September 9, 2009

Fort Berthold in the middle of tar sands oil debate

Fort Berthold in the middle of tar sands oil debate
Editor’s note: This is the second of a three-part series looking at the building of a refinery on the Fort Berthold Indian Reservation northwest of Makoti. The proposed refinery has been in the works for several years and became a step closer to reality on Sept. 9 when EPA tentatively announced the issuance of a permit for wastewater. Proponents say the refinery will create jobs and help the reservation economy and opponents are concerned about air and water quality issues.

By MARVIN BAKER
EDITOR
When you talk to Canadians about the tar sands of northern Alberta, many of them will tell you that quite a lot of what you hear is exaggeration. But, there are some legitimate concerns that have plenty of the locals worried about the Canadian environment and their neighbors in North Dakota.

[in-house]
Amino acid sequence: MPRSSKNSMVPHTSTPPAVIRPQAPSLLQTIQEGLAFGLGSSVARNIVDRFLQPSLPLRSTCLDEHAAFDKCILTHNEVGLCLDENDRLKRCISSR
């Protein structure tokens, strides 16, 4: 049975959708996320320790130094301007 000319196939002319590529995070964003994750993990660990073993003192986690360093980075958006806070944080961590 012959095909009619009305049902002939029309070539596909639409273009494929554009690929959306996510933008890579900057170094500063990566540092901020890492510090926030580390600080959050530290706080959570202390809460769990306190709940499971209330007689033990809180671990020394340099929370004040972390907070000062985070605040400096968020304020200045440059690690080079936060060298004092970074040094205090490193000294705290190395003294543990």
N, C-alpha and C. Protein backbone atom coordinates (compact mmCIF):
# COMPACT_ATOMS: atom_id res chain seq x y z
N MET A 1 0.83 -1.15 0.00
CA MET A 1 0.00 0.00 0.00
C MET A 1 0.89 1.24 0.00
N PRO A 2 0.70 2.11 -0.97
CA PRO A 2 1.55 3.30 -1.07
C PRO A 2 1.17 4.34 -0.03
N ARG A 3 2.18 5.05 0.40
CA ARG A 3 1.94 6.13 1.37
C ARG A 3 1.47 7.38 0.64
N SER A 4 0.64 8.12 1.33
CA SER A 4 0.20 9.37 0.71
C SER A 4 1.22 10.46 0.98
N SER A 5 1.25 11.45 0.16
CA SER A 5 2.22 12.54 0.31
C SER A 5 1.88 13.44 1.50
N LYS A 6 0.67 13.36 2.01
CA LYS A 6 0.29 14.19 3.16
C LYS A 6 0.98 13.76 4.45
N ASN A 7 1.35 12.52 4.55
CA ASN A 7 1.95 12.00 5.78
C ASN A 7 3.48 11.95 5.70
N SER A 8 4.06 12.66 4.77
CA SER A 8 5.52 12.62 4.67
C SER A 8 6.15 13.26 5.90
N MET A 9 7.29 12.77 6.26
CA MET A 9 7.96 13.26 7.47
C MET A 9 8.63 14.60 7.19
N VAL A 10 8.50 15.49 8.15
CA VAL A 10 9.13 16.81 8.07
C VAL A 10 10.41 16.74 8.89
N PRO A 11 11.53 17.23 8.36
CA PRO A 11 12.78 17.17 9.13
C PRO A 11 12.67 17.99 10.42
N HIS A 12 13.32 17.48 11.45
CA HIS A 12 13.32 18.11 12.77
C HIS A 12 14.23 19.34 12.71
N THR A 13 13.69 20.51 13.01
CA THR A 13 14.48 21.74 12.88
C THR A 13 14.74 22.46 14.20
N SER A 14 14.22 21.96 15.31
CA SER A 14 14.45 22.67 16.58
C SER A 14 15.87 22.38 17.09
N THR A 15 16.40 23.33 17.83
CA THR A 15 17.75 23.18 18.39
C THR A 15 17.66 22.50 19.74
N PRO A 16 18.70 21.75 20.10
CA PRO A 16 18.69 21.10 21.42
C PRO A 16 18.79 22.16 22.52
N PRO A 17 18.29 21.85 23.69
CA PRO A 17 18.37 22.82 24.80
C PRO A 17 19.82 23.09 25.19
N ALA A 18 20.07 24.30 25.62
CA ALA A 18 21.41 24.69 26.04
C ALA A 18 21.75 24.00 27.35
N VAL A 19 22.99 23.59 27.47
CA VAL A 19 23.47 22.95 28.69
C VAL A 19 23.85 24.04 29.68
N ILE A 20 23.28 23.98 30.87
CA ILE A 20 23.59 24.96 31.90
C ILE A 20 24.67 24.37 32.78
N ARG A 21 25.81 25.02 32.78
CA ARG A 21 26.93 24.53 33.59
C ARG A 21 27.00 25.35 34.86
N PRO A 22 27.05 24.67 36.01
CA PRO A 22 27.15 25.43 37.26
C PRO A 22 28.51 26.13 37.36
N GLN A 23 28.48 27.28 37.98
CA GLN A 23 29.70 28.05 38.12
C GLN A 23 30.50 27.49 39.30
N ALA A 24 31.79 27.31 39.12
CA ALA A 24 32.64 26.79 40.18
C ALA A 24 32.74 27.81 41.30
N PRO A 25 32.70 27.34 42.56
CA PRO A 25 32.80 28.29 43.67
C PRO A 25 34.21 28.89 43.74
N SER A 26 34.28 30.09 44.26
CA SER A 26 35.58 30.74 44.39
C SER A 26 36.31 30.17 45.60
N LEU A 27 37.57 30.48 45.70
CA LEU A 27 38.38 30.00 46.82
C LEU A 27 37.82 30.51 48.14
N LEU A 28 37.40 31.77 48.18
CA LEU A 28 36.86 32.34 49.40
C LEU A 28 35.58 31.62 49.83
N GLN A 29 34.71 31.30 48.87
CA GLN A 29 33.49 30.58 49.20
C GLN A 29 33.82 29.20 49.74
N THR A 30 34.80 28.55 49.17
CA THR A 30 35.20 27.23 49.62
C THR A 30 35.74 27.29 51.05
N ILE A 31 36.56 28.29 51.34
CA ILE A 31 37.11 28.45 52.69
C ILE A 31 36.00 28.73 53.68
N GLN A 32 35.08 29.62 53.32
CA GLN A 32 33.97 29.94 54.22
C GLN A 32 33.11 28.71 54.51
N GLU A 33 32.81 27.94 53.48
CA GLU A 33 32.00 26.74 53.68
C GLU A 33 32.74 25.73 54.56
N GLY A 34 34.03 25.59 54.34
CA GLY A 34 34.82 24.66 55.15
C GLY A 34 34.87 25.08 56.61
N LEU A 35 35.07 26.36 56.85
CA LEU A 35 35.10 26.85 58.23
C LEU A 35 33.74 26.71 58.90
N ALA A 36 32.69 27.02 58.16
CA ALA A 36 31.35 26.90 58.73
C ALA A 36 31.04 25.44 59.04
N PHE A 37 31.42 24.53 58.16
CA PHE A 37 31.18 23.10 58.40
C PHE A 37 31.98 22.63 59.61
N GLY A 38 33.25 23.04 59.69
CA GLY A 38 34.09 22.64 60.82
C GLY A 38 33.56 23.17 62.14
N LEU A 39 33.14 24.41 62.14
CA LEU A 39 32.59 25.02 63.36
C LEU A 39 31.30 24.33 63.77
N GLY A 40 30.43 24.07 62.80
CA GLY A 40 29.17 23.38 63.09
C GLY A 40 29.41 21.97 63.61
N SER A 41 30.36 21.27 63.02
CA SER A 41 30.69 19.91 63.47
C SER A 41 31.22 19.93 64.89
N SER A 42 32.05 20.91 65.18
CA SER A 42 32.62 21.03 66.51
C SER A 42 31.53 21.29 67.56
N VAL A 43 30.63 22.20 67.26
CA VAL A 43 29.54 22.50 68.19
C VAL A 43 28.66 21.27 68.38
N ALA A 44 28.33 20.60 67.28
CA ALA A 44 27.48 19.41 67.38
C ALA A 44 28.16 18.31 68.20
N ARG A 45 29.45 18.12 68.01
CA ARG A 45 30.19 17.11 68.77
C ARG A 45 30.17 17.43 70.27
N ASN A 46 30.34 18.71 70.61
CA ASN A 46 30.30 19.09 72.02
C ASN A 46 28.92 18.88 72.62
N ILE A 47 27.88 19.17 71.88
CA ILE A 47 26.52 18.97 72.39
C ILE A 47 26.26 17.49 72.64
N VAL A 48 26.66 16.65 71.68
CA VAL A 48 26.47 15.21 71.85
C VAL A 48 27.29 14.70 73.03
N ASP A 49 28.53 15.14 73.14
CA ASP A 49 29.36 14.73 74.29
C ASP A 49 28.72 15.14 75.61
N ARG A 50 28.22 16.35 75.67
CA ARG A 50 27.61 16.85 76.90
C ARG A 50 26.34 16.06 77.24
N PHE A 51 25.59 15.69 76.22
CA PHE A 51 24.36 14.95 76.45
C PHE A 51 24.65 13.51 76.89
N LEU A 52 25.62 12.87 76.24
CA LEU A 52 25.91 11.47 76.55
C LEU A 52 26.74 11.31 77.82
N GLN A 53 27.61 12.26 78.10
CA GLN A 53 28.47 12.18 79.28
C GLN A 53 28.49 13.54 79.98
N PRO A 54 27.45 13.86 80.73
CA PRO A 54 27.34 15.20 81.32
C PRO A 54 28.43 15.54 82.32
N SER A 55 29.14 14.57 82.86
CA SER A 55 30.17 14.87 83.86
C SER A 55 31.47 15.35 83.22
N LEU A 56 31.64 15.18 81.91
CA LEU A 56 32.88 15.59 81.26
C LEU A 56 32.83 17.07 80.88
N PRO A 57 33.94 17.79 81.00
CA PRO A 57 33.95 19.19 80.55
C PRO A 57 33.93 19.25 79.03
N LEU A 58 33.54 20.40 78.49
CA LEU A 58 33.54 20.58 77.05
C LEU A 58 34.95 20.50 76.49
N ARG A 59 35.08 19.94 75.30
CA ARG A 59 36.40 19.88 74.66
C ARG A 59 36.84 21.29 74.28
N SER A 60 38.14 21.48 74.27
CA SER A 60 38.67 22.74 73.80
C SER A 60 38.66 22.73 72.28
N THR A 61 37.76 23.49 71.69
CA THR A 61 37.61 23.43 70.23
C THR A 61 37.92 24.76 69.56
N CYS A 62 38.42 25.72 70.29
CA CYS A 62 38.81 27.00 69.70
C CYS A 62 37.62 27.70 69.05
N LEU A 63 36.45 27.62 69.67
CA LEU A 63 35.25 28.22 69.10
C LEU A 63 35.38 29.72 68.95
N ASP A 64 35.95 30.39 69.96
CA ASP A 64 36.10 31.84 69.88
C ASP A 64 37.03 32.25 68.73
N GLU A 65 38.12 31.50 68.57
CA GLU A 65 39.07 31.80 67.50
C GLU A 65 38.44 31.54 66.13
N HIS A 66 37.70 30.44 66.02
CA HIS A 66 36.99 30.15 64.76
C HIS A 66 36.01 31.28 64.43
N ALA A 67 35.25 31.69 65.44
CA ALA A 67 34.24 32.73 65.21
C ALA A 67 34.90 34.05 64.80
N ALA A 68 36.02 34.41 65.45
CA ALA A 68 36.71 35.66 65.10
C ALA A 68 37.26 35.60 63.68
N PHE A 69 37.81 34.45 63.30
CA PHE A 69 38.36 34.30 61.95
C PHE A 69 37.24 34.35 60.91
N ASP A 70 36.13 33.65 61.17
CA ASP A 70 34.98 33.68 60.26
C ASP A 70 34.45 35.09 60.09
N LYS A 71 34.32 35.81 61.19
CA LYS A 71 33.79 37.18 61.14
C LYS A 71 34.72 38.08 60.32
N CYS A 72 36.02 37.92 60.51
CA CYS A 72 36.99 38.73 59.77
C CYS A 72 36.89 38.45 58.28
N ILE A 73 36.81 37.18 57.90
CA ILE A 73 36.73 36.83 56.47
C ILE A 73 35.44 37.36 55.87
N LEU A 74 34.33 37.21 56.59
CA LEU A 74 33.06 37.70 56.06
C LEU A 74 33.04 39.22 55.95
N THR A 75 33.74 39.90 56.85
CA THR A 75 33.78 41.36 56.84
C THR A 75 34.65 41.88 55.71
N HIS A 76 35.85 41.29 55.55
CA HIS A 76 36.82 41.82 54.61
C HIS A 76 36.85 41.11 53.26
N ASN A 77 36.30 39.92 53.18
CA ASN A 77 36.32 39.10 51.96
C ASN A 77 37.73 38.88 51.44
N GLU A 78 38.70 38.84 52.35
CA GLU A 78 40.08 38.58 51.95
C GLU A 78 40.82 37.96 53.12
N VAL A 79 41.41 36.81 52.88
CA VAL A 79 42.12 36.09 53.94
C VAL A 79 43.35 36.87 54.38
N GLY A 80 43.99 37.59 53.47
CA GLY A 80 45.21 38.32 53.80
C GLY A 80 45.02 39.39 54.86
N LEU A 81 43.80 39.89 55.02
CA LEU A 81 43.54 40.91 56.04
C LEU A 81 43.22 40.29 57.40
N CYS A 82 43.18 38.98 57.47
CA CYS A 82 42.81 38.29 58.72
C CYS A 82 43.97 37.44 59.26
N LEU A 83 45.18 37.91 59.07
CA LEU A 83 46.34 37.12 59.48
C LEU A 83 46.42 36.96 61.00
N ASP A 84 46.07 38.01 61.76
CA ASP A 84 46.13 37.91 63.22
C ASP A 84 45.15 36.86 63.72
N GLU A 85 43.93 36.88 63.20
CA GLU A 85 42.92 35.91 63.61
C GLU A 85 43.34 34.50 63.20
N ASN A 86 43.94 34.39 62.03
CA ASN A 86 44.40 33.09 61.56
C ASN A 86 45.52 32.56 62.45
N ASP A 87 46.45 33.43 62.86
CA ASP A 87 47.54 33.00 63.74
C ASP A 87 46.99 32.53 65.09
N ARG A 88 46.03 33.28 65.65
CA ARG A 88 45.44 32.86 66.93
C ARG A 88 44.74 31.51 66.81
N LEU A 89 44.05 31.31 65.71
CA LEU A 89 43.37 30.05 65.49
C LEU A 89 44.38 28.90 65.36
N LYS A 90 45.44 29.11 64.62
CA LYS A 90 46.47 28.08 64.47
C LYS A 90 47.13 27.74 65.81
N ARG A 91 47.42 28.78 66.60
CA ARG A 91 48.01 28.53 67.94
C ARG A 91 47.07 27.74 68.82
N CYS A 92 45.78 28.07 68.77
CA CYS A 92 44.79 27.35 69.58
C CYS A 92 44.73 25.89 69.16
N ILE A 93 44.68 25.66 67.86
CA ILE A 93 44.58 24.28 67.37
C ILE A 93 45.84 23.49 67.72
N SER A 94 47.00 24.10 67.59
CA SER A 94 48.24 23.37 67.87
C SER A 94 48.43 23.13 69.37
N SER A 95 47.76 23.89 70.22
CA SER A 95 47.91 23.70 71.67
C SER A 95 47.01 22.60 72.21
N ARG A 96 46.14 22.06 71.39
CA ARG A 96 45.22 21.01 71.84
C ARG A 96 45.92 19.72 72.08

Tar sands oil, which is a heavy, thick, crude oil, would be the oil piped to Makoti should a proposed refinery be built there. Oil companies sometimes strip mine an area to get closer to the oil. The tar sands are located in and around Fort McMurray, Alberta, a community made famous during World War II when it became a staging area for the building of the Alaska Highway.
The tar sands are said to be as large as the state of Florida, stretching from Fort McMurray south to Edmonton and east to the Saskatchewan border near Lloydminster. The Canadian Broadcasting Corp. (CBC) has reported the tar sands have the biggest oil reserve in the world outside of Saudi Arabia.
That would mean a perpetual source of crude coming to Makoti to be processed into fuel products, which in turn, would mean 100 plus jobs and a vibrant economy in a community that is now struggling to survive. The Fort Berthold refinery is said to have the capacity to process 13,000 to 15,000 barrels per day.
 


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